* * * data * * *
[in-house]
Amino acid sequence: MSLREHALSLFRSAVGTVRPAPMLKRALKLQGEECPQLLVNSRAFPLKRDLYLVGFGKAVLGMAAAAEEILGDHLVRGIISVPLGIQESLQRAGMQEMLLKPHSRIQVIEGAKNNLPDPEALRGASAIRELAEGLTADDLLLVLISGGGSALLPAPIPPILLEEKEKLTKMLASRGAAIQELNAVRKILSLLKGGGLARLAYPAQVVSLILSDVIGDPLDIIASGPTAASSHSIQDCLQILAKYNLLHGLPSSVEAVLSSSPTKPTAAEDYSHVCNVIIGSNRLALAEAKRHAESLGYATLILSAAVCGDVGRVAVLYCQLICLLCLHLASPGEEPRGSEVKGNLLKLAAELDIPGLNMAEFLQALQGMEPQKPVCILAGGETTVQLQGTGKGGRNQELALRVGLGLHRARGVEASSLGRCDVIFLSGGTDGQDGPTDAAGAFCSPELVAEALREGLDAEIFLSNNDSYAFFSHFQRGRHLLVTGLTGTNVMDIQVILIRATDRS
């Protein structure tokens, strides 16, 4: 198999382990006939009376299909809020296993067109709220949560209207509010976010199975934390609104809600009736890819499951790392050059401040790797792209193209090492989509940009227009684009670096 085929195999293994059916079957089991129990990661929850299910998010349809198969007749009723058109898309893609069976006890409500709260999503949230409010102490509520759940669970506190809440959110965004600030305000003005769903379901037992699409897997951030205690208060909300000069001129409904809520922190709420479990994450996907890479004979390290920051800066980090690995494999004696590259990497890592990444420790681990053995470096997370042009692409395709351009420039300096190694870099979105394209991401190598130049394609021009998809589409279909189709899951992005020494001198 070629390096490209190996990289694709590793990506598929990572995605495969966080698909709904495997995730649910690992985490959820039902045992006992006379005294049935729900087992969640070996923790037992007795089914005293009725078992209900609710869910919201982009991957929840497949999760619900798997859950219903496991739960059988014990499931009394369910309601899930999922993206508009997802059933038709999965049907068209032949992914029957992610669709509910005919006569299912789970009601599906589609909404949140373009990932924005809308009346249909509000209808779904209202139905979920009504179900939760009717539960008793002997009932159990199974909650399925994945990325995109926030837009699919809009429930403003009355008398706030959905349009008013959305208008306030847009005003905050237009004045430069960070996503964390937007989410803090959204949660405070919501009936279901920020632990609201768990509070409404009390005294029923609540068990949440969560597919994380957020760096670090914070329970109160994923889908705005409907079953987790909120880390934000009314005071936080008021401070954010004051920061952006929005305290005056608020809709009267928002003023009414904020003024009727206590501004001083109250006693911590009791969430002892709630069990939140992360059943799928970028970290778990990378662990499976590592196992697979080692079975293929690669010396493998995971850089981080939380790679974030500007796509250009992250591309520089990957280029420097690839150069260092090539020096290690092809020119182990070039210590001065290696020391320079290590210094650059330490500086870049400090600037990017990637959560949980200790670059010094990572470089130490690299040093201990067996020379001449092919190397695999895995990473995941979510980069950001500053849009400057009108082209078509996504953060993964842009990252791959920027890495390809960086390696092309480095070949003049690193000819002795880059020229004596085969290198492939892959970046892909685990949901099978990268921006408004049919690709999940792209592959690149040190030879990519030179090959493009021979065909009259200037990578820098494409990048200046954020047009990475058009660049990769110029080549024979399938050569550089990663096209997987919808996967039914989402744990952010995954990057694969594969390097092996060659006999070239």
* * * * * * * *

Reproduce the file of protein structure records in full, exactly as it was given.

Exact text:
[in-house]
Amino acid sequence: MSLREHALSLFRSAVGTVRPAPMLKRALKLQGEECPQLLVNSRAFPLKRDLYLVGFGKAVLGMAAAAEEILGDHLVRGIISVPLGIQESLQRAGMQEMLLKPHSRIQVIEGAKNNLPDPEALRGASAIRELAEGLTADDLLLVLISGGGSALLPAPIPPILLEEKEKLTKMLASRGAAIQELNAVRKILSLLKGGGLARLAYPAQVVSLILSDVIGDPLDIIASGPTAASSHSIQDCLQILAKYNLLHGLPSSVEAVLSSSPTKPTAAEDYSHVCNVIIGSNRLALAEAKRHAESLGYATLILSAAVCGDVGRVAVLYCQLICLLCLHLASPGEEPRGSEVKGNLLKLAAELDIPGLNMAEFLQALQGMEPQKPVCILAGGETTVQLQGTGKGGRNQELALRVGLGLHRARGVEASSLGRCDVIFLSGGTDGQDGPTDAAGAFCSPELVAEALREGLDAEIFLSNNDSYAFFSHFQRGRHLLVTGLTGTNVMDIQVILIRATDRS
């Protein structure tokens, strides 16, 4: 198999382990006939009376299909809020296993067109709220949560209207509010976010199975934390609104809600009736890819499951790392050059401040790797792209193209090492989509940009227009684009670096 085929195999293994059916079957089991129990990661929850299910998010349809198969007749009723058109898309893609069976006890409500709260999503949230409010102490509520759940669970506190809440959110965004600030305000003005769903379901037992699409897997951030205690208060909300000069001129409904809520922190709420479990994450996907890479004979390290920051800066980090690995494999004696590259990497890592990444420790681990053995470096997370042009692409395709351009420039300096190694870099979105394209991401190598130049394609021009998809589409279909189709899951992005020494001198 070629390096490209190996990289694709590793990506598929990572995605495969966080698909709904495997995730649910690992985490959820039902045992006992006379005294049935729900087992969640070996923790037992007795089914005293009725078992209900609710869910919201982009991957929840497949999760619900798997859950219903496991739960059988014990499931009394369910309601899930999922993206508009997802059933038709999965049907068209032949992914029957992610669709509910005919006569299912789970009601599906589609909404949140373009990932924005809308009346249909509000209808779904209202139905979920009504179900939760009717539960008793002997009932159990199974909650399925994945990325995109926030837009699919809009429930403003009355008398706030959905349009008013959305208008306030847009005003905050237009004045430069960070996503964390937007989410803090959204949660405070919501009936279901920020632990609201768990509070409404009390005294029923609540068990949440969560597919994380957020760096670090914070329970109160994923889908705005409907079953987790909120880390934000009314005071936080008021401070954010004051920061952006929005305290005056608020809709009267928002003023009414904020003024009727206590501004001083109250006693911590009791969430002892709630069990939140992360059943799928970028970290778990990378662990499976590592196992697979080692079975293929690669010396493998995971850089981080939380790679974030500007796509250009992250591309520089990957280029420097690839150069260092090539020096290690092809020119182990070039210590001065290696020391320079290590210094650059330490500086870049400090600037990017990637959560949980200790670059010094990572470089130490690299040093201990067996020379001449092919190397695999895995990473995941979510980069950001500053849009400057009108082209078509996504953060993964842009990252791959920027890495390809960086390696092309480095070949003049690193000819002795880059020229004596085969290198492939892959970046892909685990949901099978990268921006408004049919690709999940792209592959690149040190030879990519030179090959493009021979065909009259200037990578820098494409990048200046954020047009990475058009660049990769110029080549024979399938050569550089990663096209997987919808996967039914989402744990952010995954990057694969594969390097092996060659006999070239």